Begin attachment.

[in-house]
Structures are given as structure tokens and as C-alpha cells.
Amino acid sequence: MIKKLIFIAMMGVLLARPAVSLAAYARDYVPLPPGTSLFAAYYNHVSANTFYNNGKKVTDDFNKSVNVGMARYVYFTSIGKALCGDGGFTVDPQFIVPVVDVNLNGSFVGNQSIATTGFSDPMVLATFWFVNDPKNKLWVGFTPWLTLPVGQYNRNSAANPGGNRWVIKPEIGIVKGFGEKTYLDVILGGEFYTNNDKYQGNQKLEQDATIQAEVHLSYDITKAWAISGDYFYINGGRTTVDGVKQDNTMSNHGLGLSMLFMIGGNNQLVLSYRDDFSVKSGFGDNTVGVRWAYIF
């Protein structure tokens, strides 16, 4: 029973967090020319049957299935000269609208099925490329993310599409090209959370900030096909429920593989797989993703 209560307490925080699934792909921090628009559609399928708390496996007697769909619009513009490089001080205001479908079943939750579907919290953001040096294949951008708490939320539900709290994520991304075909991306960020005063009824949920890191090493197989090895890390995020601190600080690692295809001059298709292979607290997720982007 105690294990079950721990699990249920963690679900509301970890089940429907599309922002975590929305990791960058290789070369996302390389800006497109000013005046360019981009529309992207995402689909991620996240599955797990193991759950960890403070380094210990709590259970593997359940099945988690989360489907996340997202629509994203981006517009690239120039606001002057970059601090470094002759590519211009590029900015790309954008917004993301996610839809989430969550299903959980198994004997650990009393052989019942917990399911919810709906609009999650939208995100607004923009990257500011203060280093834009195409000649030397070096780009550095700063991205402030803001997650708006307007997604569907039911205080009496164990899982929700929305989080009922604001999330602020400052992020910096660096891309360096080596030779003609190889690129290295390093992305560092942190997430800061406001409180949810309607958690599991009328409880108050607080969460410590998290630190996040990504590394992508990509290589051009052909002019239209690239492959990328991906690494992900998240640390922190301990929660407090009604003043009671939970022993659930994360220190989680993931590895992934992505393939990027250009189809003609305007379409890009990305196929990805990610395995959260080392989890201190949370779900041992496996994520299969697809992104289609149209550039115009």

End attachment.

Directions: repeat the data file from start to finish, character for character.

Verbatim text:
[in-house]
Structures are given as structure tokens and as C-alpha cells.
Amino acid sequence: MIKKLIFIAMMGVLLARPAVSLAAYARDYVPLPPGTSLFAAYYNHVSANTFYNNGKKVTDDFNKSVNVGMARYVYFTSIGKALCGDGGFTVDPQFIVPVVDVNLNGSFVGNQSIATTGFSDPMVLATFWFVNDPKNKLWVGFTPWLTLPVGQYNRNSAANPGGNRWVIKPEIGIVKGFGEKTYLDVILGGEFYTNNDKYQGNQKLEQDATIQAEVHLSYDITKAWAISGDYFYINGGRTTVDGVKQDNTMSNHGLGLSMLFMIGGNNQLVLSYRDDFSVKSGFGDNTVGVRWAYIF
């Protein structure tokens, strides 16, 4: 029973967090020319049957299935000269609208099925490329993310599409090209959370900030096909429920593989797989993703 209560307490925080699934792909921090628009559609399928708390496996007697769909619009513009490089001080205001479908079943939750579907919290953001040096294949951008708490939320539900709290994520991304075909991306960020005063009824949920890191090493197989090895890390995020601190600080690692295809001059298709292979607290997720982007 105690294990079950721990699990249920963690679900509301970890089940429907599309922002975590929305990791960058290789070369996302390389800006497109000013005046360019981009529309992207995402689909991620996240599955797990193991759950960890403070380094210990709590259970593997359940099945988690989360489907996340997202629509994203981006517009690239120039606001002057970059601090470094002759590519211009590029900015790309954008917004993301996610839809989430969550299903959980198994004997650990009393052989019942917990399911919810709906609009999650939208995100607004923009990257500011203060280093834009195409000649030397070096780009550095700063991205402030803001997650708006307007997604569907039911205080009496164990899982929700929305989080009922604001999330602020400052992020910096660096891309360096080596030779003609190889690129290295390093992305560092942190997430800061406001409180949810309607958690599991009328409880108050607080969460410590998290630190996040990504590394992508990509290589051009052909002019239209690239492959990328991906690494992900998240640390922190301990929660407090009604003043009671939970022993659930994360220190989680993931590895992934992505393939990027250009189809003609305007379409890009990305196929990805990610395995959260080392989890201190949370779900041992496996994520299969697809992104289609149209550039115009």